Rebecca Constable, People Experience Director at McLaren Racing, said: “We are pleased to support the Engineering Talent Awards as part of our ongoing partnership with EqualEngineers, a key member of our McLaren Racing Engage alliance. 

“It’s fantastic to see the depth and diversity of engineering talent in the UK and we look forward to recognising and celebrating the worthy nominees and winners at the awards ceremony”.

Polly Williams, Head of Diversity and Inclusion at Royal Academy of Engineering said: “We are pleased to be supporting these awards, which raise the profile of the work that organisations are doing to make engineering more inclusive and recognise and celebrate talented engineers promoting diversity in the profession. 

“The Academy is a vocal supporter of efforts to make engineering more diverse as well as promoting an inclusive culture. These awards will highlight the aspects of our profession that make it a desirable place to work and thrive.”

The full 2022 Engineering Talent Awards shortlist: 

Engineering Apprentice of the Year 2022
Brer Cornish, EDF Energy
Britoni Farrer-Williams, McLaren Racing
Daniel Sanders, WSP
Katie Dennett, Jaguar Land Rover
Nabilah Thagi, Dyson


Engineering Graduate of the Year 2022
Axel Gossart, Xylem
Jennifer Natalie Glover, AECOM
Jess Cliff, EDF Energy
Lorena Souza, Siemens Process Systems Engineering (SPSE)
Michelle Watiki, Rolls-Royce
Nour Badenjki, Subsea 7

Engineering Student of the Year 2022
Hoong Hao Yap, Imperial College London
Isabelle Pickett, University of Bath
Jaris Arleen Alvarez Trujilo, Heriot Watt University
Kaitlyn Rodger, University of Glasgow
Nyasha Mutembwa, University of Dundee

Engineer of the Year 2022
Amitoj Singh, Balfour Beatty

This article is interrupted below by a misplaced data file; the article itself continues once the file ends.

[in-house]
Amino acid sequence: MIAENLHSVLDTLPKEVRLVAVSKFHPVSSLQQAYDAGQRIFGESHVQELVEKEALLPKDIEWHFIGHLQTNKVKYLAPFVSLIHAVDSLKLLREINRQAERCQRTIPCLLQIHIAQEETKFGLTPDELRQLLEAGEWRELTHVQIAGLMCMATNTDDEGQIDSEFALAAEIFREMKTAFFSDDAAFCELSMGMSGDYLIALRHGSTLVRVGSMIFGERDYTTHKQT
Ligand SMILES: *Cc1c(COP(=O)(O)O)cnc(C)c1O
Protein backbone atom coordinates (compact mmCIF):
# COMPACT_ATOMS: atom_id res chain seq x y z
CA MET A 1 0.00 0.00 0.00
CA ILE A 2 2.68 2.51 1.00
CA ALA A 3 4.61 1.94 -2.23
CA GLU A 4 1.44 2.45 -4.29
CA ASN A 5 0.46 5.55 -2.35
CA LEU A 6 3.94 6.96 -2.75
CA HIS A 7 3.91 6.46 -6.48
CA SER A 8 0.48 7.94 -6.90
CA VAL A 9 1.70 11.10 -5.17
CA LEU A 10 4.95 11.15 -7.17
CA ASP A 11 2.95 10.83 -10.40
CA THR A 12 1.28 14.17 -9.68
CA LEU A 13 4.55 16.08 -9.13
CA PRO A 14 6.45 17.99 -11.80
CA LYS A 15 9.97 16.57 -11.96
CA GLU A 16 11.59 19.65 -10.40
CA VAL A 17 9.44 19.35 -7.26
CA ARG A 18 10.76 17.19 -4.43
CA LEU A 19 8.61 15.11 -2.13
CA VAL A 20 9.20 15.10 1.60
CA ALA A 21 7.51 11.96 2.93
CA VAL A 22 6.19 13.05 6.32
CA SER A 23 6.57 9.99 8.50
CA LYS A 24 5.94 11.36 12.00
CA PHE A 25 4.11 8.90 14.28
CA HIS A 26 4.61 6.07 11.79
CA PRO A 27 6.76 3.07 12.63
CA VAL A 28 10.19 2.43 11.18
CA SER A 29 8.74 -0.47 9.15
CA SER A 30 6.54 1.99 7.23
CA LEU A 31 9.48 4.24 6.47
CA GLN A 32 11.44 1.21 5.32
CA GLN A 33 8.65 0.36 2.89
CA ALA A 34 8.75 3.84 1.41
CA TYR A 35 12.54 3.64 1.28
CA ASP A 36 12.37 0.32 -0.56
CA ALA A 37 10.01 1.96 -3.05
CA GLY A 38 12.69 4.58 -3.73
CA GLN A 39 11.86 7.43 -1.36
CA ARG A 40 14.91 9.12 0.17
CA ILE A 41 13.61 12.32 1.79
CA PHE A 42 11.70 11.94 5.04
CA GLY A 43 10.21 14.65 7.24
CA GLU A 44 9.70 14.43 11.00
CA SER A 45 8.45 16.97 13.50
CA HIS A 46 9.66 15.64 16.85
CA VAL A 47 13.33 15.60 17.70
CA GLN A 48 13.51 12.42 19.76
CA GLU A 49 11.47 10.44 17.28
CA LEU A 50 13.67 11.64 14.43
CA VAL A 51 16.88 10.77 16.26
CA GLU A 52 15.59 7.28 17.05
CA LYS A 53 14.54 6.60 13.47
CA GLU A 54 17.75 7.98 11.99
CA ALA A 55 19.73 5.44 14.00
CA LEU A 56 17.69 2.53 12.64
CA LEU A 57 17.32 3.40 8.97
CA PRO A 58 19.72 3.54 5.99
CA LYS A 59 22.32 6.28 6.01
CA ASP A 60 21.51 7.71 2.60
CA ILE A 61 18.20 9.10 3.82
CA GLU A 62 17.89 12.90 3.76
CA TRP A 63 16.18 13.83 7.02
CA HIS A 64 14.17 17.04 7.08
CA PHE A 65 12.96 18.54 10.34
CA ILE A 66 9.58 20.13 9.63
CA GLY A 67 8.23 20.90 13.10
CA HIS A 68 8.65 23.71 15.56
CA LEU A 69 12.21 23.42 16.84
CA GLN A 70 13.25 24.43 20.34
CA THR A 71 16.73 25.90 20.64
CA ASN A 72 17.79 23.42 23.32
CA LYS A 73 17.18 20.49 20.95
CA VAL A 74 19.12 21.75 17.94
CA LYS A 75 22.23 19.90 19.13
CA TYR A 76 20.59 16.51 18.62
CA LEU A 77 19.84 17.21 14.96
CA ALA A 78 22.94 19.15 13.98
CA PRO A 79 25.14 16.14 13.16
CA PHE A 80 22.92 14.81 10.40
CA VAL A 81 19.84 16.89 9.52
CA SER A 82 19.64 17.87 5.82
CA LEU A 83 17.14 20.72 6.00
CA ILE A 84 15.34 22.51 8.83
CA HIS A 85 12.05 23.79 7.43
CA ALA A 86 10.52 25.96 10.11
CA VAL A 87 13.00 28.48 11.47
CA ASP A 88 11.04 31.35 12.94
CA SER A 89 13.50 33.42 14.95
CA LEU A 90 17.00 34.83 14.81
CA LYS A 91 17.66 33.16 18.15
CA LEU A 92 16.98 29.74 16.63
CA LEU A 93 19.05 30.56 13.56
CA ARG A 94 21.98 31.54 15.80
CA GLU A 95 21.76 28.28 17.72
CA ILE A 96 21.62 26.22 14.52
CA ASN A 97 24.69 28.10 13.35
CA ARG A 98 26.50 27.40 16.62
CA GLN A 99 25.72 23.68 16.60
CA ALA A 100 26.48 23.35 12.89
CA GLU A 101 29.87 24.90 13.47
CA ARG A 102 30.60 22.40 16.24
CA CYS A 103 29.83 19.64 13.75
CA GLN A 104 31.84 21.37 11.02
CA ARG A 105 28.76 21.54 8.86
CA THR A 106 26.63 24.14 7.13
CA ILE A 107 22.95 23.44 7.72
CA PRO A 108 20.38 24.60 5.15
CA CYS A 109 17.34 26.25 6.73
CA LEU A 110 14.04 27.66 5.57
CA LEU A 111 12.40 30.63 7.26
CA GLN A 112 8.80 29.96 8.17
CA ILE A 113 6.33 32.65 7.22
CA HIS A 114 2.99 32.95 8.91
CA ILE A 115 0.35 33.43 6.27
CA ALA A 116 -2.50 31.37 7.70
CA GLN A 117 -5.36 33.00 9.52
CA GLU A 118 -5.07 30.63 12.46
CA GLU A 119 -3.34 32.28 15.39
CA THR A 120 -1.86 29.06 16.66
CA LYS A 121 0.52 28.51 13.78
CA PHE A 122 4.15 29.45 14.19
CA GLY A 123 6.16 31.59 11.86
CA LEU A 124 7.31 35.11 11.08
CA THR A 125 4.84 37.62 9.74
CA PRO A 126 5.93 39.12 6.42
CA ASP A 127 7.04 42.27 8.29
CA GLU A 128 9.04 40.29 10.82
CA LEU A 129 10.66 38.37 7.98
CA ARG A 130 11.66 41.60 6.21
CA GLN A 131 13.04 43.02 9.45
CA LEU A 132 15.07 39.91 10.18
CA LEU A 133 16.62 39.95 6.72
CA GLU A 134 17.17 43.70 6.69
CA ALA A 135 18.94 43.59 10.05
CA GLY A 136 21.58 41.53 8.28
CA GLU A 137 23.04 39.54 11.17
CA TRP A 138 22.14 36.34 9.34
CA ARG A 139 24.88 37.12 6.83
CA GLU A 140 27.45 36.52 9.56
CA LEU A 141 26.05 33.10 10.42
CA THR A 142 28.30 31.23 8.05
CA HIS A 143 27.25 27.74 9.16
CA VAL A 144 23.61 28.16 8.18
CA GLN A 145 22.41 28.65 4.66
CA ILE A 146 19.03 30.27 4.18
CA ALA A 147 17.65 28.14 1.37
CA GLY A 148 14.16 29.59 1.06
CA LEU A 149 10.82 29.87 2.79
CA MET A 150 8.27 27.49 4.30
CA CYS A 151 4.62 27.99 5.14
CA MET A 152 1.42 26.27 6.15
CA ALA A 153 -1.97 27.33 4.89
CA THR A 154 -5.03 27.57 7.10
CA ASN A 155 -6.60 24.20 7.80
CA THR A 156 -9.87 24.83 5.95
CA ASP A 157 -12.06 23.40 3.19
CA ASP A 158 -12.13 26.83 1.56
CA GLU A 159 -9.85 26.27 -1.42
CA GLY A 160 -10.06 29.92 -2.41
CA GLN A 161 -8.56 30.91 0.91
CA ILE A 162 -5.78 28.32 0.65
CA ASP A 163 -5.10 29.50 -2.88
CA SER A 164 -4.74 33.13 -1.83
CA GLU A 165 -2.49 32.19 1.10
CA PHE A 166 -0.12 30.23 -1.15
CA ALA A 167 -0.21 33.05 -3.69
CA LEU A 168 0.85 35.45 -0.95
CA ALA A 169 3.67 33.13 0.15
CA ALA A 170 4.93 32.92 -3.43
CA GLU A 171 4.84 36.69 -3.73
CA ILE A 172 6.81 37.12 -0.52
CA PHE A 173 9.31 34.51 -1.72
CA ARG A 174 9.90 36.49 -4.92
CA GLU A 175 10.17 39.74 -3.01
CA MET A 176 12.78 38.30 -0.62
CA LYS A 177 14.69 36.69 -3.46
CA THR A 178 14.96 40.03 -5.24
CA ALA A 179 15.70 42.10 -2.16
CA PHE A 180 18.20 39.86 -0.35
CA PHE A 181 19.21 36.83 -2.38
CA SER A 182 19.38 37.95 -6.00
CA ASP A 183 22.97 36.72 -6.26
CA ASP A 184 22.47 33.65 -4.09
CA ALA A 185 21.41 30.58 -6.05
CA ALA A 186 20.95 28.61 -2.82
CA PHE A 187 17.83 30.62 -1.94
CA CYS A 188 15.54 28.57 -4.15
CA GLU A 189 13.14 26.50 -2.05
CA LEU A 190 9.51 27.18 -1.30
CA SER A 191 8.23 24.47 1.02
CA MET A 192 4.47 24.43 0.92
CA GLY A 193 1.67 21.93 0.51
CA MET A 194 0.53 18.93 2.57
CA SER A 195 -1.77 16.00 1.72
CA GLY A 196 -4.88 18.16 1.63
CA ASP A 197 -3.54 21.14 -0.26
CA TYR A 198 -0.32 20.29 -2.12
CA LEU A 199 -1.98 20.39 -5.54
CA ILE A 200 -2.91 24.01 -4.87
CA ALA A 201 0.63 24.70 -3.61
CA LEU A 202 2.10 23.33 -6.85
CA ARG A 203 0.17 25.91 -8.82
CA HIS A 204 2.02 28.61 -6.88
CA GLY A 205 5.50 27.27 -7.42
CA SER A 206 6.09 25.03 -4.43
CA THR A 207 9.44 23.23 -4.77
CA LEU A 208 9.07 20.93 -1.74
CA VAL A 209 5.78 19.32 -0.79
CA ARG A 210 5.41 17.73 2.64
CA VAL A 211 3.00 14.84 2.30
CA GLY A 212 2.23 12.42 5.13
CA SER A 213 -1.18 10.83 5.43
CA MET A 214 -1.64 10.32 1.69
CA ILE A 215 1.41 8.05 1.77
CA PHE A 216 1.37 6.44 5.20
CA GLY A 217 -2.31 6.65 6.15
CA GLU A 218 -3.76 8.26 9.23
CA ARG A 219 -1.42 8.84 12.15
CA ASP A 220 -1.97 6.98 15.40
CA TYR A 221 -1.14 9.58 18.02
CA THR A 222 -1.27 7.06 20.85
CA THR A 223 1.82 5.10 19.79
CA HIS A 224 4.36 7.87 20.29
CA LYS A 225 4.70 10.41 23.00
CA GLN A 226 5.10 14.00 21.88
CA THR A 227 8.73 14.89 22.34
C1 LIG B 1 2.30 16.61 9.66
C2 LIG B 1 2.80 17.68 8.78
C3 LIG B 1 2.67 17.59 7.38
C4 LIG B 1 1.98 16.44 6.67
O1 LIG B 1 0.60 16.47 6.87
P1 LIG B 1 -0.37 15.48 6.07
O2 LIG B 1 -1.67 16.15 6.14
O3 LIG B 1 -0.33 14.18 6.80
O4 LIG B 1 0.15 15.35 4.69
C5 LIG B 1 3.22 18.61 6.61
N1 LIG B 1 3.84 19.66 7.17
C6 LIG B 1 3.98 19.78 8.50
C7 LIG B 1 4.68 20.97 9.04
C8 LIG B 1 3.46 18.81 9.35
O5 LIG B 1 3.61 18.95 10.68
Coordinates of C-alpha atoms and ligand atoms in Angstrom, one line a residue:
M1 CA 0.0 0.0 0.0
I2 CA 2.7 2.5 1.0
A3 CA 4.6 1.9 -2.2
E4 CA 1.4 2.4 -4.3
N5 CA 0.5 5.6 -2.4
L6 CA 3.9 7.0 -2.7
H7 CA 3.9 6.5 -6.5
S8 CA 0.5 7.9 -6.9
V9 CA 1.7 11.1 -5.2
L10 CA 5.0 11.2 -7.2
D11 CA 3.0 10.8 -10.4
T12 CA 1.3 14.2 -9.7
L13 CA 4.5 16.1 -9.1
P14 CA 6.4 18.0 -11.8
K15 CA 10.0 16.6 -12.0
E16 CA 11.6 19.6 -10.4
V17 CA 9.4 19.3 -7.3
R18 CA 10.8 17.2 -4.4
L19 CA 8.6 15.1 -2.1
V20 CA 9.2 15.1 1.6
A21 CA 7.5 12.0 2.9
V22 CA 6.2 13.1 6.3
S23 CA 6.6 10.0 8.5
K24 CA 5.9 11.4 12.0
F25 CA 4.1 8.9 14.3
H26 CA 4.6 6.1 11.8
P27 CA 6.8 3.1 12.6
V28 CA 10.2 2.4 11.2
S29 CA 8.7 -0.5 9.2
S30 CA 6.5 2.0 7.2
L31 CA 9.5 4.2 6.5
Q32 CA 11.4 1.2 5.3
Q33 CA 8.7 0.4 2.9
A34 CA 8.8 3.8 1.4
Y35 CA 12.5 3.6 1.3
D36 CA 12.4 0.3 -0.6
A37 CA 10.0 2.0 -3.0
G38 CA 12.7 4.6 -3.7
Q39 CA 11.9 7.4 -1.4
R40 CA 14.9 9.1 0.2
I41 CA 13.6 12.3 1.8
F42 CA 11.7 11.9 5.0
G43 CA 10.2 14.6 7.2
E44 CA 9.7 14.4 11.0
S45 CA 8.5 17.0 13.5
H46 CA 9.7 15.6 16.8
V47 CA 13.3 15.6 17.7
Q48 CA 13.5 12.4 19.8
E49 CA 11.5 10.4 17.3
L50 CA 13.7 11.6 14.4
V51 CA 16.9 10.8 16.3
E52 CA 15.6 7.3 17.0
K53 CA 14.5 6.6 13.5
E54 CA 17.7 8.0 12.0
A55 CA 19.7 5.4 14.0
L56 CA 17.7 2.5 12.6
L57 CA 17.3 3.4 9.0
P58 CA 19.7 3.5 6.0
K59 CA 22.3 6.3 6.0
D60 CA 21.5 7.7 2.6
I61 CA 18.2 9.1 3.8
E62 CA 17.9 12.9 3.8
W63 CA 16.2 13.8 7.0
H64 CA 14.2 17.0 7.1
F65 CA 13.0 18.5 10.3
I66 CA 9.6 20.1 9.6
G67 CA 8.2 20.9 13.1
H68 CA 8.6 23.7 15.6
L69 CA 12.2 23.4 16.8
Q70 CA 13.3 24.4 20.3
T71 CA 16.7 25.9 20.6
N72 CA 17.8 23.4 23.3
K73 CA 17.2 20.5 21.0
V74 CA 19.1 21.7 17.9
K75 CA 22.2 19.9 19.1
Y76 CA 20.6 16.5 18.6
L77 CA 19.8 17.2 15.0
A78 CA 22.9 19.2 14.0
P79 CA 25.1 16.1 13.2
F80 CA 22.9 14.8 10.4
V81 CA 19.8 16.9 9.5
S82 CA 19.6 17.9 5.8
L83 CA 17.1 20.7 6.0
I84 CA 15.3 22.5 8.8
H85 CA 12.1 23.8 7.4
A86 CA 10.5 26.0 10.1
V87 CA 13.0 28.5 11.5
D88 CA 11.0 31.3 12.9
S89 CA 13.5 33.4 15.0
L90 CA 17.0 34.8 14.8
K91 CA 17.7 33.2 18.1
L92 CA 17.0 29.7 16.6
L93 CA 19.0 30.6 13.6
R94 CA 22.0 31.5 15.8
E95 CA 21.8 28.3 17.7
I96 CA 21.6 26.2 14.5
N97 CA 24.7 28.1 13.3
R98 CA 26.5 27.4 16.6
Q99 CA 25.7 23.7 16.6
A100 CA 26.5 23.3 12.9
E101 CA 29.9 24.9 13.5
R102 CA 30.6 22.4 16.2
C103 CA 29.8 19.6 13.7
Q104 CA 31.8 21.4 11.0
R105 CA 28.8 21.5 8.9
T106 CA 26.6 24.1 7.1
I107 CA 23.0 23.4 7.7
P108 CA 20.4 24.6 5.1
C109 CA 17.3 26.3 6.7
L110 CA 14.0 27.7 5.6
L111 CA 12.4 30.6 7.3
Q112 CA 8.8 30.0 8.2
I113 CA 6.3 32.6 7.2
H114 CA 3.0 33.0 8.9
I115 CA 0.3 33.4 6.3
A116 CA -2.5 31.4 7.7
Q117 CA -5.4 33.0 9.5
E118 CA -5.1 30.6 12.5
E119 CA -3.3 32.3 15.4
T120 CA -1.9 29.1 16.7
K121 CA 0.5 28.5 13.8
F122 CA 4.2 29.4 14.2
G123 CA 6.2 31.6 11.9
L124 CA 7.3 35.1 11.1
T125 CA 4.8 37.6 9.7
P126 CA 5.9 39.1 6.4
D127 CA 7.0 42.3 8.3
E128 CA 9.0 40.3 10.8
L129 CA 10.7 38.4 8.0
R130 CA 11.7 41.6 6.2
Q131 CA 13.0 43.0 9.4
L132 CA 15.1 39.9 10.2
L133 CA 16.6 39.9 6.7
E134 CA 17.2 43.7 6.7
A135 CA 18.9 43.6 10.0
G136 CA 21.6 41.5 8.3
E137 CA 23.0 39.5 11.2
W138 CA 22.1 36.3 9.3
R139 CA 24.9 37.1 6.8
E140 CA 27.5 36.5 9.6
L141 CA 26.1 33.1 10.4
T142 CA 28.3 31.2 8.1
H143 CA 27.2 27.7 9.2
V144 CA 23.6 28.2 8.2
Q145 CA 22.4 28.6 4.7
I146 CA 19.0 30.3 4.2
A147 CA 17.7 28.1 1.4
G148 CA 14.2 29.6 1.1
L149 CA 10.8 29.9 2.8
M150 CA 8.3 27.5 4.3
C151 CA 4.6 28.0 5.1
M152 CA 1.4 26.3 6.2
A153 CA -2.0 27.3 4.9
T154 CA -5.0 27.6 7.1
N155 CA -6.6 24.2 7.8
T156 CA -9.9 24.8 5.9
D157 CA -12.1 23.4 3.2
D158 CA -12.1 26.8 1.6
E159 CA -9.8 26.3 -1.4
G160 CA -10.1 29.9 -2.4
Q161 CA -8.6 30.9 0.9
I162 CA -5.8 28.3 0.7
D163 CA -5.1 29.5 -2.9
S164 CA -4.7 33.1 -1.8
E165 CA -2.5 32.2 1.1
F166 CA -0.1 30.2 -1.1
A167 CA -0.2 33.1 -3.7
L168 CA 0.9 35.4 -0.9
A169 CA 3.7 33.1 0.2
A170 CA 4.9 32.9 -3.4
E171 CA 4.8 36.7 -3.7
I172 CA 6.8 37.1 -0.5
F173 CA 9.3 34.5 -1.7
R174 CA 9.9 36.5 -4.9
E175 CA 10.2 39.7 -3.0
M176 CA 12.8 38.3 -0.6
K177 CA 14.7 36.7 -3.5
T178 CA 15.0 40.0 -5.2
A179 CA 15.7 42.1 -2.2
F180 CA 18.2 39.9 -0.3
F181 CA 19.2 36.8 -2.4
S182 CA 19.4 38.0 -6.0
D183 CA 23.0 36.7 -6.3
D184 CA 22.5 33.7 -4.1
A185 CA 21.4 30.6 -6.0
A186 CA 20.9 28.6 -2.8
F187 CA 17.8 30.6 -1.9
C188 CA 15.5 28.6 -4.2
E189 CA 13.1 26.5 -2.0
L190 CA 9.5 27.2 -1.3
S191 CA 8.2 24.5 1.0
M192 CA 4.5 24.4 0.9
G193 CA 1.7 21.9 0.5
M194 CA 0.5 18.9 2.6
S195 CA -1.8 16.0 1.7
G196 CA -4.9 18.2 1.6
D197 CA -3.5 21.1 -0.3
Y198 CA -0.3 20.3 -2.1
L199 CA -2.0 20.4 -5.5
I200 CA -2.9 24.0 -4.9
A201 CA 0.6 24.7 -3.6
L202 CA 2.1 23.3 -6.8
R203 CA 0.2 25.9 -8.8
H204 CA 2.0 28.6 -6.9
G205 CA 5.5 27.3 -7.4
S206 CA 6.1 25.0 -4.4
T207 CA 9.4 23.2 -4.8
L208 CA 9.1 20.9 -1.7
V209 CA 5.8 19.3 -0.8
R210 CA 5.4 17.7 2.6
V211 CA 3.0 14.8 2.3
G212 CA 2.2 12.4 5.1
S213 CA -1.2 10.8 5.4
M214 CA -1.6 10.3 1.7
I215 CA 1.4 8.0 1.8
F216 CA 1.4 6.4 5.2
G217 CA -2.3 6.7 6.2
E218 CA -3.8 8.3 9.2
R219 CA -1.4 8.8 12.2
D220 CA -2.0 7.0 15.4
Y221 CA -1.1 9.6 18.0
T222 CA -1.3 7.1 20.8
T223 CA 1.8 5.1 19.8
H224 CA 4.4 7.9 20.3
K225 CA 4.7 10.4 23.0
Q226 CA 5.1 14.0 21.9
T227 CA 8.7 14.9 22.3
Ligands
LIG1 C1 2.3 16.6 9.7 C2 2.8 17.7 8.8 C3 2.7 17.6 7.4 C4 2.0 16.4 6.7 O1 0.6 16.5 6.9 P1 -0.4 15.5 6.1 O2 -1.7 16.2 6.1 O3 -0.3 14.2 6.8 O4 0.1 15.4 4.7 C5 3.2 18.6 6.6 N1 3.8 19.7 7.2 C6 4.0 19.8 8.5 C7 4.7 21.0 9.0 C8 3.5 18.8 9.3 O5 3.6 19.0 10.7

Cameron Salisbury, AECOM
Chrisma Jain, Transport for London
Mark Goudie, SP Energy Network
Michelle Green, FJD Consulting
Morenike Amiaka, PM Group

Engineering Returner of the Year 2022
Katie Ireland, Ørsted
Amanda Miller, SSEN Transmission
Jenne Blake, SCS Railways

Executive Leader of the Year 2022
Kelly Rose Paul, Air Products
Lee Timbrell, Vision Labs
Maria Papadopoulou, Engineering Construction Industry Training Board (ECITB)
Paul Shields, AECOM


Large Employer of the Year 2022
Siemens UK

Small-Medium Enterprise (SME) of the Year 2022
FJD Consulting
STS Defence

Inclusion Programme of the Year 2022
SSE Inclusion & Diversity Programme, SSE
Talent Acquisition Programme, Rolls-Royce
Myriad, Wood PLC

Employee Network of the Year 2022
Ability@BAM, BAM Nuttall Ltd
Ambition Network, Siemens
Disability and Wellbeing Network (DAWN), Costain Group PLC
Females in Transport Engineering (FiTE), Transport for London

Innovation of the Year 2022
Signal processing and AI for an enhanced clinical decision support platform, Nsugbe Research Lab(NRL)
The carbon assessment tool, FJD Consulting
Clean Pig™, Innovolo Ltd
Modularization of electrical containment, MEH Alliance
Hegemonic power and social reproduction, Swansea University, Department of General Engineering


Engineering Society of the Year 2022
Bristol CivSoc, University of Bristol
FemEng, University of Glasgow
HWU Robotics Society, Heriot Watt University
Women in STEM Society, University of Dundee

(Lead image: Tom Dingley)